There’s a line in the well-known Semisonic song “Closing Time” that goes, “Every new beginning comes from some other beginning’s end.” The band has said that the lyrics speak to the topic of becoming a new father, but the line can really relate to almost any new chapter in life. It certainly applies to the bittersweet set of emotions that a group of female strawweight fighters has to be feeling right now, as they say their goodbyes to Invicta Fighting Championships and venture off to become the first 115-pound ladies to compete for the UFC. Undefeated Scottish fighter Joanne Calderwood is one of these ladies.

“I was very emotional talking to [Invicta President] Shannon [Knapp] after the announcement, as she was the one that gave me the opportunity to fight in America,” Calderwood recalled in an exclusive interview with The MMA Corner. “She brought me to her promotion with only two fights and only seeing me fight once. I have her support and with her believing in me, I can only go on and do even better with that in my heart. It will always be a ‘Never forget your roots,’ for sure!”

Just over a week ago, the UFC announced that it had acquired Calderwood and 10 other strawweights, including Invicta champion Carla Esparza, from the all-female promotion and would host a strawweight title tournament for its 20th season of The Ultimate Fighter. UFC President Dana White had hinted at the addition of strawweights in the weeks prior, but nobody, including Calderwood, expected the promotion to undertake the expansion to a new weight class in such a swift manner.

Calderwood (Jeff Vulgamore/The MMA Corner)

Calderwood (Jeff Vulgamore/The MMA Corner)

“I found out just before it got announced. I was so excited to hear the news, as I knew it was happening, but it was sooner than I expected,” Calderwood said, while admitting that what she’ll miss the most about Invicta is its staff and fans.

As the 26-year-old acknowledged, Invicta was a beginning of sorts for her. She started training in Muay Thai when she was just 13 years old and claimed numerous Muay Thai and kickboxing titles in the years that followed, but she was just 3-0 as a mixed martial artist when Invicta added her to the lineup of its third event. She responded by earning “Knockout of the Night” honors with a first-round victory over Ashley Cummins and went on to notch decision wins over Livia von Plettenberg at Invicta FC 4 and Norma Rueda Center at Invicta FC 6. She might have been little more than a newcomer when she set foot in the Invicta cage for the first time, but she had grown into a star by her second and third appearances there.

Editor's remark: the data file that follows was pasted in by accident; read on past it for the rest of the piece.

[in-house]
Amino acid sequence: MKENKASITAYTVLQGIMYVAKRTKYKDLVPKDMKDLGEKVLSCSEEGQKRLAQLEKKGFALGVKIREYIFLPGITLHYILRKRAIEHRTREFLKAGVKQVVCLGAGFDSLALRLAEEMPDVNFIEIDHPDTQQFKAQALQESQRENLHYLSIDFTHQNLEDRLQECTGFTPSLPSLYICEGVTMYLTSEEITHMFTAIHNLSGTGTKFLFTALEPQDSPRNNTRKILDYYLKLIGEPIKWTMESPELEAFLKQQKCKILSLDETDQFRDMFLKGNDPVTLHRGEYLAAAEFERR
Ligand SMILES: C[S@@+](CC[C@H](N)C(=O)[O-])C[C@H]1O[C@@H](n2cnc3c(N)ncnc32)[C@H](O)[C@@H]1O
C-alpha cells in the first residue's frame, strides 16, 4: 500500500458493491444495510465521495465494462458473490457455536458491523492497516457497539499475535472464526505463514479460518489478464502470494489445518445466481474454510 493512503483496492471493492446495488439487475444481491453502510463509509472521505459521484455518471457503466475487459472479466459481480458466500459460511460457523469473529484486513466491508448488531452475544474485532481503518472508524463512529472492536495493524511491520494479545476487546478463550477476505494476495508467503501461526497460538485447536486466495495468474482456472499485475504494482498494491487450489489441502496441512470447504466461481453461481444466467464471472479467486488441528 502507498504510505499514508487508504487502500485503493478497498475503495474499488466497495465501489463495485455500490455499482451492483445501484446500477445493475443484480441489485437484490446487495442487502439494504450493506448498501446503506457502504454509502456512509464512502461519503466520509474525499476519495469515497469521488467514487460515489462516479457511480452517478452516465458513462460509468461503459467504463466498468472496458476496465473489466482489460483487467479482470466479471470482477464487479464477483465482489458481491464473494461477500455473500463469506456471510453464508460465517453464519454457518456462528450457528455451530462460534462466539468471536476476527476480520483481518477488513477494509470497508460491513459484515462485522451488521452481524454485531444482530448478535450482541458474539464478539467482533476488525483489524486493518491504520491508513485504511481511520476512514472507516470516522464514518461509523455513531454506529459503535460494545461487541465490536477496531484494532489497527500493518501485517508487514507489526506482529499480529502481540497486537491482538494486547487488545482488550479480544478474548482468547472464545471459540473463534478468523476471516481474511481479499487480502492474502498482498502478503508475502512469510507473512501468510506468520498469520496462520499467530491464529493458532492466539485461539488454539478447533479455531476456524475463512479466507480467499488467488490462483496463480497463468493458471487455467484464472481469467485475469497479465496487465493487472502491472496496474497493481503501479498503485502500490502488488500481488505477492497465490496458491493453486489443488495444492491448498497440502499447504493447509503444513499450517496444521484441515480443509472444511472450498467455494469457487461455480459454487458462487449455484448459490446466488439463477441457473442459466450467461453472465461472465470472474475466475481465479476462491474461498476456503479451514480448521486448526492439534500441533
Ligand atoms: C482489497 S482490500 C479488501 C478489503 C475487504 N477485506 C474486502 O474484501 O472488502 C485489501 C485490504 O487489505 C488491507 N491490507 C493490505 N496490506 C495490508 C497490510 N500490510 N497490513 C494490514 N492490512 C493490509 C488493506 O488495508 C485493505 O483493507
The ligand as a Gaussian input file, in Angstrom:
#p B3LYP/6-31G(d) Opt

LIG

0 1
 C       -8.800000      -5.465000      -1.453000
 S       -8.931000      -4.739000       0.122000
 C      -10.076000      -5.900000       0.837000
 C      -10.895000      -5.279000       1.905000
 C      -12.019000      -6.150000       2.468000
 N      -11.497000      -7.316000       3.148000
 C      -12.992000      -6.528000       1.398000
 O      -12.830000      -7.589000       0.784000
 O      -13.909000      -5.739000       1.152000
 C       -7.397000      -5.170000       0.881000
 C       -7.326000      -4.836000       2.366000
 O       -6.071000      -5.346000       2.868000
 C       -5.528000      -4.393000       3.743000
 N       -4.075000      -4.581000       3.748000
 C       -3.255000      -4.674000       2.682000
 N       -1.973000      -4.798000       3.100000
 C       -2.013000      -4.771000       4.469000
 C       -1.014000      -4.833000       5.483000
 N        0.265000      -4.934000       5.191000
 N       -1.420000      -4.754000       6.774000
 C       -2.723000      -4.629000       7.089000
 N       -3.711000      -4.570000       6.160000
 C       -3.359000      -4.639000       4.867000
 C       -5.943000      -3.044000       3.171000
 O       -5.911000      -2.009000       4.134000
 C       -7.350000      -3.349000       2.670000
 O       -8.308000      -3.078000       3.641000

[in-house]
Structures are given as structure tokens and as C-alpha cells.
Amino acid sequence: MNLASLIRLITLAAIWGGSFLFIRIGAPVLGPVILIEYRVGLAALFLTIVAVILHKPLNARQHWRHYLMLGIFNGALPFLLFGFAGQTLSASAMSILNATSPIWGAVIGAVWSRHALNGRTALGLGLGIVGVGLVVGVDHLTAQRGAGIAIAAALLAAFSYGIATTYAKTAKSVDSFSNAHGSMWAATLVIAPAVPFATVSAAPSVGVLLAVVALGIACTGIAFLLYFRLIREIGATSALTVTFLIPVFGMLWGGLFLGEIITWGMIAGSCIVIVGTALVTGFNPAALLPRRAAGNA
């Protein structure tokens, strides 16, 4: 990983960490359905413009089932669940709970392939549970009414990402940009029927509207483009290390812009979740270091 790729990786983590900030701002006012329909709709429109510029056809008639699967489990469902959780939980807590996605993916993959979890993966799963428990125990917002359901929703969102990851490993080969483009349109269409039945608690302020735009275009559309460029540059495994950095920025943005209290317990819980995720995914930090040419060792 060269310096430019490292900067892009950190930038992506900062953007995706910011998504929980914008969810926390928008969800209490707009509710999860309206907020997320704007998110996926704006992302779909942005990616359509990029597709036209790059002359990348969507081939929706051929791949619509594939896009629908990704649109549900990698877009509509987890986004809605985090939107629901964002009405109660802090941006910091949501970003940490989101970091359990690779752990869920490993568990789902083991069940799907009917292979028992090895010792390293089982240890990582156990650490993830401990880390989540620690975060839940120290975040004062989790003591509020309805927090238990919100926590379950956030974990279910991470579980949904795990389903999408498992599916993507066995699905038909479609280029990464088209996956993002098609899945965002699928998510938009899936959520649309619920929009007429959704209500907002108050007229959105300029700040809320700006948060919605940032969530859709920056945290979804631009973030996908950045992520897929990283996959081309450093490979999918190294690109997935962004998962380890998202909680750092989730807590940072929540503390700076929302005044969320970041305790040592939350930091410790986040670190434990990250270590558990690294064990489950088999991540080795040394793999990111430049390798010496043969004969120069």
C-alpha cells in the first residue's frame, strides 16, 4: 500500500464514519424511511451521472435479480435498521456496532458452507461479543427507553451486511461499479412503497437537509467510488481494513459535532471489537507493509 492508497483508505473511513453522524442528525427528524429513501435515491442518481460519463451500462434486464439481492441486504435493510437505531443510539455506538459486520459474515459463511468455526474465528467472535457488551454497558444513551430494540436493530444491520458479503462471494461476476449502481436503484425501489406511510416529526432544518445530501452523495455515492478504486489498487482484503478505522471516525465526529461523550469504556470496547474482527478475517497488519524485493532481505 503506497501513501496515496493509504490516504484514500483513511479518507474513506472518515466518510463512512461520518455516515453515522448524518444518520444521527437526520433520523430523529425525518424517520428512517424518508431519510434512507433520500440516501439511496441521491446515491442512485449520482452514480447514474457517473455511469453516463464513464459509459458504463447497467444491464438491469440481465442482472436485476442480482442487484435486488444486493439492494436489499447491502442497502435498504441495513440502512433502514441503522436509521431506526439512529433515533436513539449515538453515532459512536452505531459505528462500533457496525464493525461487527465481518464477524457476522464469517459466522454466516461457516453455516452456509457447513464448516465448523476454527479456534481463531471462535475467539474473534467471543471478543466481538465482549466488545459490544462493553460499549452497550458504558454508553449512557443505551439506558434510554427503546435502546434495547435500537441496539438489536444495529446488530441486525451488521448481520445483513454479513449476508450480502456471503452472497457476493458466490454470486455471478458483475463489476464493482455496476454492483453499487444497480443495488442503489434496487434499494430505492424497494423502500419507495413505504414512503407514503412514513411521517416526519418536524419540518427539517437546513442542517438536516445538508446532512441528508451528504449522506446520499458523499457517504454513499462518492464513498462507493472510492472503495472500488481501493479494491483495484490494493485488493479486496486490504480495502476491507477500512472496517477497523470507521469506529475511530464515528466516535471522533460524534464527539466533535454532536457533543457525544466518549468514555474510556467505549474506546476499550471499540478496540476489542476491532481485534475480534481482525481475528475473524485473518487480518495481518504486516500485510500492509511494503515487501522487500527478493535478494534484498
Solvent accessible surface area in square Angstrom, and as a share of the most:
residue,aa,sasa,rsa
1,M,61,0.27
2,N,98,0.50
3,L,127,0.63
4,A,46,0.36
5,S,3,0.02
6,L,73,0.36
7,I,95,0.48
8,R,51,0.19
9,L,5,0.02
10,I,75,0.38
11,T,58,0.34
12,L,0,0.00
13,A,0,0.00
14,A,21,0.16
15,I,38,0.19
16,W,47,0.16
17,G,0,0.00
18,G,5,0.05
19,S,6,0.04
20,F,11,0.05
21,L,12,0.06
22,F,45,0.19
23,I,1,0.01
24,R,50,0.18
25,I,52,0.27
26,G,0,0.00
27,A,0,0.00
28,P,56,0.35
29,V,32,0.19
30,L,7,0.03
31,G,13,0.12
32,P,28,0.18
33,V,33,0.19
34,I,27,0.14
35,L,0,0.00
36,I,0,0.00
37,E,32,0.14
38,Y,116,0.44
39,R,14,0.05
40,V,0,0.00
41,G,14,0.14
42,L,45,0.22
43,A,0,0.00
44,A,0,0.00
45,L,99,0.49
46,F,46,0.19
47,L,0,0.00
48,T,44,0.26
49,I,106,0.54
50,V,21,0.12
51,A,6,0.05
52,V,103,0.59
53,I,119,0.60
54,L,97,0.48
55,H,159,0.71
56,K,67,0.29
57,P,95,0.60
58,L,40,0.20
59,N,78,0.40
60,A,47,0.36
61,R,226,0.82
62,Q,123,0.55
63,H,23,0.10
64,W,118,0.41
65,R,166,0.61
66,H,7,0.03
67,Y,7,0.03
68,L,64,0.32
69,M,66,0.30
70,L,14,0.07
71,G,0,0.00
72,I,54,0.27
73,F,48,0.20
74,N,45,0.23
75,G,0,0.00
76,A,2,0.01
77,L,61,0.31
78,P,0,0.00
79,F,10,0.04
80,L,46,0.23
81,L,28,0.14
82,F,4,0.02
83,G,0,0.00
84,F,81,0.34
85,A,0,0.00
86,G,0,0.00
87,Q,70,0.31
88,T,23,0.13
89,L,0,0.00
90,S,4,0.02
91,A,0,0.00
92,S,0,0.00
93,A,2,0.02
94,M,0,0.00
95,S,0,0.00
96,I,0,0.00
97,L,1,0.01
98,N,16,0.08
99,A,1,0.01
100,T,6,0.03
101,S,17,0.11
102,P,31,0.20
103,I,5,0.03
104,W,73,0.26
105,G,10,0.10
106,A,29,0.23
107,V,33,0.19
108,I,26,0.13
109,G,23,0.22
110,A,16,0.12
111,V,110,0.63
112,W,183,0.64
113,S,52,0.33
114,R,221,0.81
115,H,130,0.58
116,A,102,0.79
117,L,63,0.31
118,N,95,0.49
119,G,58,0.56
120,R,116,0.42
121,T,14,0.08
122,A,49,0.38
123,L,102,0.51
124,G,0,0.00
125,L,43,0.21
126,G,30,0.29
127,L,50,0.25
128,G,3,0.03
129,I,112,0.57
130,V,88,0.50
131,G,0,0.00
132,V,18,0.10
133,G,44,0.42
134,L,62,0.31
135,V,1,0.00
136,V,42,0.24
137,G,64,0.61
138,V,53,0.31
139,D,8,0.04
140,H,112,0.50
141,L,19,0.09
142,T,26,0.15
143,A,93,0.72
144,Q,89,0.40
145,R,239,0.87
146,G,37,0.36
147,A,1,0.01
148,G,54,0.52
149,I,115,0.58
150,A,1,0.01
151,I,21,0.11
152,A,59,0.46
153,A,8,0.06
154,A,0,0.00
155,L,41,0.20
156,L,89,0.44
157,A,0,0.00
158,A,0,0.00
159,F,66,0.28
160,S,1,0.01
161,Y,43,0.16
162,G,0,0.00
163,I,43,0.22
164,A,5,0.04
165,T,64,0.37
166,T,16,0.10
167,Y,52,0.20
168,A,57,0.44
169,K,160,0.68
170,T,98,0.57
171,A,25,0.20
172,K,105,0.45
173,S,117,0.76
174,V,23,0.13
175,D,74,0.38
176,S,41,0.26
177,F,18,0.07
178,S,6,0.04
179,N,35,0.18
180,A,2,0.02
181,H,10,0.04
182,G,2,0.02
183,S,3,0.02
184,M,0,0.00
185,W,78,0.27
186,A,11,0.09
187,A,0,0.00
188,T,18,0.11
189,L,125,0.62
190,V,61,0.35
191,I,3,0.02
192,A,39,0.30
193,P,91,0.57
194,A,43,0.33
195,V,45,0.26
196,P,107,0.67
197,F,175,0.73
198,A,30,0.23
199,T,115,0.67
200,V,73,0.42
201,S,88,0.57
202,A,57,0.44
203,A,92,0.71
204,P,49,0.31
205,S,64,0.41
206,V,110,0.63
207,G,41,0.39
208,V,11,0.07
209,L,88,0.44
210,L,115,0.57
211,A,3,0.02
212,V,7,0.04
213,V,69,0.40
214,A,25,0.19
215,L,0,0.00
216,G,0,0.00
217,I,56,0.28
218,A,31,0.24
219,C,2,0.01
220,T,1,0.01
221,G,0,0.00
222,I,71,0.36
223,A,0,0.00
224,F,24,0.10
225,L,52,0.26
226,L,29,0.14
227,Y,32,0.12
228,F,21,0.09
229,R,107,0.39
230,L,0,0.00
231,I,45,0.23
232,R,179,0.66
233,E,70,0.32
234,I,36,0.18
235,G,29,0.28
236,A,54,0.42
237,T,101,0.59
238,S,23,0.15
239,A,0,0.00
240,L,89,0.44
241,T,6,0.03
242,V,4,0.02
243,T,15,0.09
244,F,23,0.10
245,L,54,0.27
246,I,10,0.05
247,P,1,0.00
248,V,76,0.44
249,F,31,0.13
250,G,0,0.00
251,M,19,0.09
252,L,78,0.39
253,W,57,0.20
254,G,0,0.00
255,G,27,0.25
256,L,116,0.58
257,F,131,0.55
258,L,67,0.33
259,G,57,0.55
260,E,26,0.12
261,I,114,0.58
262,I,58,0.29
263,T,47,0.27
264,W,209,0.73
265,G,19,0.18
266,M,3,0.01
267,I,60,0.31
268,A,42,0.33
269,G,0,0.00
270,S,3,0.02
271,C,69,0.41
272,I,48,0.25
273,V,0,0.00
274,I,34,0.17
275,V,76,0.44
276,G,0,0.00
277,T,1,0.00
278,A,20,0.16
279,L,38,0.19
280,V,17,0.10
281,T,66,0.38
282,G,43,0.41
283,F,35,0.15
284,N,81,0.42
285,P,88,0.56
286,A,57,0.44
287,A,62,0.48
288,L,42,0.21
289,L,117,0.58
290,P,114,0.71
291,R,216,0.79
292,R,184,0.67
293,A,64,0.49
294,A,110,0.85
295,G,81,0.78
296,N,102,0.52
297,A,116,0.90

With a 7-0 mark, she took to the cage again on Dec. 7 at Invicta FC 7. Her opponent this time was Katja Kankaanpaa, another undefeated rising contender in Invicta’s strawweight ranks. The Scottish fighter was pleased with her performance in the three-round affair.

“Yes, I was satisfied, as it’s the first time I’ve dealt with a game plan that I knew I would need to stick to, as Katja is very good at what she does. And to neutralise her skills was great,” Calderwood admitted. She noted just a single disappointment: “I could have got a finish.”

Kankaanpaa’s reputation is that of a grinder. The Finnish fighter was 8-0-1 heading into her contest against Calderwood and had fought such notable names as Mei Yamaguchi, Simona Soukupova and Aisling Daly. However, Calderwood’s scouting of Kankaanpaa resulted in some expectations that she found to be less than accurate when she engaged the Finnish fighter in combat.

“I try to expect anything so that there is no surprises when I get in there, but I did think she wasn’t as strong as I thought she would have been,” Calderwood revealed. “In the fights of hers I watched, she dominated the other girls.”

The win seemingly put Calderwood in position to challenge Esparza for the Invicta crown, but a turn of events later in the evening shifted the focus to fellow strawweight Tecia Torres, who defeated Felice Herrig and was subsequently called out by the champ. You’d think that after all her hard work, Calderwood would be disappointed by the way the situation played out.